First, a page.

What can aviation educators do to make flight training a better product—one that is more likely to succeed for its customers while turning out good aviation citizens?
An energetic quest for answers, spurred by the sharing of insights among professionals in the aviation education industry, marked the 2011 Pilot Training Reform Symposium May 4 and 5 in Atlanta. AOPA Director of Flight Training Initiatives Jennifer Storm and Air Safety Institute Chief Flight Instructor JJ Greenway participated in industry panels and led discussions about improving the flight training experience.
The event, chaired by the Society of Aviation and Flight Educators Inc. (SAFE), carried the theme of “Securing the Future of General Aviation through Pilot Training Reform.” SAFE heralded the event as a landmark gathering of aviation stakeholders joined in a collaborative effort “to discuss lack of growth, decreased student starts, increased student attrition, and flat accident rate trends vis-à-vis our current flight training system.” Flight instructors, it said, are aviation’s “first and last lines of defense” against pilot trainees turning their backs on aviation.
SAFE Chair Doug Stewart’s opening remarks included a nod to a former mentor who shared that “all our limitations are self-imposed” and encouraged the group to move forward together. He shared his belief in “ARM” or “association relationship management”—that no one group can create the necessary change alone.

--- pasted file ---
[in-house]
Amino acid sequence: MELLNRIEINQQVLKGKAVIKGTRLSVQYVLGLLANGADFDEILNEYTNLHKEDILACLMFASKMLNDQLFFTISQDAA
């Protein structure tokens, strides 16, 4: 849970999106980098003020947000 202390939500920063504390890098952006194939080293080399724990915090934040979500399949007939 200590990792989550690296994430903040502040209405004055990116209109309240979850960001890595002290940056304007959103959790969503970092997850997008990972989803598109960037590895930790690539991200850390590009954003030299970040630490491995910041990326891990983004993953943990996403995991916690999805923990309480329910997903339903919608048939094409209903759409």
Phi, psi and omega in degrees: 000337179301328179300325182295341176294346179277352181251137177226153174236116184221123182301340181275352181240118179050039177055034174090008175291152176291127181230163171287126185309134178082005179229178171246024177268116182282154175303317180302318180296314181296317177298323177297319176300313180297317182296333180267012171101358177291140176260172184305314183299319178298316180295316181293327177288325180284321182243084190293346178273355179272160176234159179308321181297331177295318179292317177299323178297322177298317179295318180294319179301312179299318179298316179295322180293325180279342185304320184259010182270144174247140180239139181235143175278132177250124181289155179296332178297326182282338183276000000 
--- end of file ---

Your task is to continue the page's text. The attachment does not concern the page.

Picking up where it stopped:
In the keynote address, FAA Administrator Randy Babbitt noted his appreciation for the “movers and shakers” of the flight training industry who were in attendance. He pointed to the role of aviation educators in developing “an aviation citizen” who uses good judgment in decision making, recognizes and manages risk, and is accountable.
Babbitt also addressed the importance of support for new pilots in the form of mentoring—something he said he has seen from both sides during his aviation career. “Mentoring is a transfer of experience. I learned a lot from the pilots who mentored me in my career as a pilot, and I in turn mentored my students when I was an instructor and my first officers when I was an airline pilot,” he said.
Babbitt asked for the help of those attending in developing the FAA’s five-year strategy for transforming GA safety, and he addressed pilots’ concerns about the equipment costs and operational benefits of the eventual transition to the Next Generation Air Transportation System (NextGen).
“I know that ADS-B equipage is an investment, and times are tough,” he said. “But this technology has already helped GA in Alaska and the Gulf of Mexico. We hope pilots everywhere will take advantage of it.”
“So I ask that you use your influence as educators to help pilots understand the benefits, and learn to use the technology for enhanced safety. Because that’s what it’s all about—educating pilots to be safe pilots and good aviation citizens,” he said.
Storm participated in an industry leadership panel moderated by Martha King of King Schools. Storm shared key findings from an independent research study commissioned by AOPA on “what the optimum flight training experience looks like,” and she discussed how to evaluate the most promising ideas for development in an industry “that unfortunately doesn’t have unlimited resources.”